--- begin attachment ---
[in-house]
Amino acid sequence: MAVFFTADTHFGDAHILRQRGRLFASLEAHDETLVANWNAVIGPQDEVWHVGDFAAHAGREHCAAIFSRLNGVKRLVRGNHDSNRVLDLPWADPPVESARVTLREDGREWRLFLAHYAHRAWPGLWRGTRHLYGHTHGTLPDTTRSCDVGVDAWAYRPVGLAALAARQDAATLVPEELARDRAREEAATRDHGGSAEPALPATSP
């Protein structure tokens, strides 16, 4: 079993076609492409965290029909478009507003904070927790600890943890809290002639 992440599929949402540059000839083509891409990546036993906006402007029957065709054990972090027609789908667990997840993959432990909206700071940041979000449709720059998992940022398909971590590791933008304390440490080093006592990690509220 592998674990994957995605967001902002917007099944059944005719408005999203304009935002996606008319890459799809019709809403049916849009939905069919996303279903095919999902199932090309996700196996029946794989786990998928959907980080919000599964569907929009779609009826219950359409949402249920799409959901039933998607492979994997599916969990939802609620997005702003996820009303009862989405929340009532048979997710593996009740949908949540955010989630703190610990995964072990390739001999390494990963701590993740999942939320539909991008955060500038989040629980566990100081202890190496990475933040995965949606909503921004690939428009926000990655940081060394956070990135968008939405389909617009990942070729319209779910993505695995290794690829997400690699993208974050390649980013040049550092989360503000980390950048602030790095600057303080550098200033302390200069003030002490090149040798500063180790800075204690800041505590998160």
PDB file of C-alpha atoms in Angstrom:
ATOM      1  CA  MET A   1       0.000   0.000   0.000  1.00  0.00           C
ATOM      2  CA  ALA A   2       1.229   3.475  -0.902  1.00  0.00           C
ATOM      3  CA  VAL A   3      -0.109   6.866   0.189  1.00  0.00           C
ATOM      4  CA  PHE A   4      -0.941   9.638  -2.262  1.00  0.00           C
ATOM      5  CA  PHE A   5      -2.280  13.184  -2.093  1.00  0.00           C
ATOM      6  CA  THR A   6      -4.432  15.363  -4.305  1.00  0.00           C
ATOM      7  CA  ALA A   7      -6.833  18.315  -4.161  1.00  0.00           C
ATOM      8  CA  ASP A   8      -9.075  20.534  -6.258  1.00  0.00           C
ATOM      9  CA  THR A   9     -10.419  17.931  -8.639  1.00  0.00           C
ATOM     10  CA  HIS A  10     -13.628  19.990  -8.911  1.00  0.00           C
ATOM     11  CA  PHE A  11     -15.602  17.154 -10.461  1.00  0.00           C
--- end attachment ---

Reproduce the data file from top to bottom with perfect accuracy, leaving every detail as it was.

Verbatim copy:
[in-house]
Amino acid sequence: MAVFFTADTHFGDAHILRQRGRLFASLEAHDETLVANWNAVIGPQDEVWHVGDFAAHAGREHCAAIFSRLNGVKRLVRGNHDSNRVLDLPWADPPVESARVTLREDGREWRLFLAHYAHRAWPGLWRGTRHLYGHTHGTLPDTTRSCDVGVDAWAYRPVGLAALAARQDAATLVPEELARDRAREEAATRDHGGSAEPALPATSP
């Protein structure tokens, strides 16, 4: 079993076609492409965290029909478009507003904070927790600890943890809290002639 992440599929949402540059000839083509891409990546036993906006402007029957065709054990972090027609789908667990997840993959432990909206700071940041979000449709720059998992940022398909971590590791933008304390440490080093006592990690509220 592998674990994957995605967001902002917007099944059944005719408005999203304009935002996606008319890459799809019709809403049916849009939905069919996303279903095919999902199932090309996700196996029946794989786990998928959907980080919000599964569907929009779609009826219950359409949402249920799409959901039933998607492979994997599916969990939802609620997005702003996820009303009862989405929340009532048979997710593996009740949908949540955010989630703190610990995964072990390739001999390494990963701590993740999942939320539909991008955060500038989040629980566990100081202890190496990475933040995965949606909503921004690939428009926000990655940081060394956070990135968008939405389909617009990942070729319209779910993505695995290794690829997400690699993208974050390649980013040049550092989360503000980390950048602030790095600057303080550098200033302390200069003030002490090149040798500063180790800075204690800041505590998160």
PDB file of C-alpha atoms in Angstrom:
ATOM      1  CA  MET A   1       0.000   0.000   0.000  1.00  0.00           C
ATOM      2  CA  ALA A   2       1.229   3.475  -0.902  1.00  0.00           C
ATOM      3  CA  VAL A   3      -0.109   6.866   0.189  1.00  0.00           C
ATOM      4  CA  PHE A   4      -0.941   9.638  -2.262  1.00  0.00           C
ATOM      5  CA  PHE A   5      -2.280  13.184  -2.093  1.00  0.00           C
ATOM      6  CA  THR A   6      -4.432  15.363  -4.305  1.00  0.00           C
ATOM      7  CA  ALA A   7      -6.833  18.315  -4.161  1.00  0.00           C
ATOM      8  CA  ASP A   8      -9.075  20.534  -6.258  1.00  0.00           C
ATOM      9  CA  THR A   9     -10.419  17.931  -8.639  1.00  0.00           C
ATOM     10  CA  HIS A  10     -13.628  19.990  -8.911  1.00  0.00           C
ATOM     11  CA  PHE A  11     -15.602  17.154 -10.461  1.00  0.00           C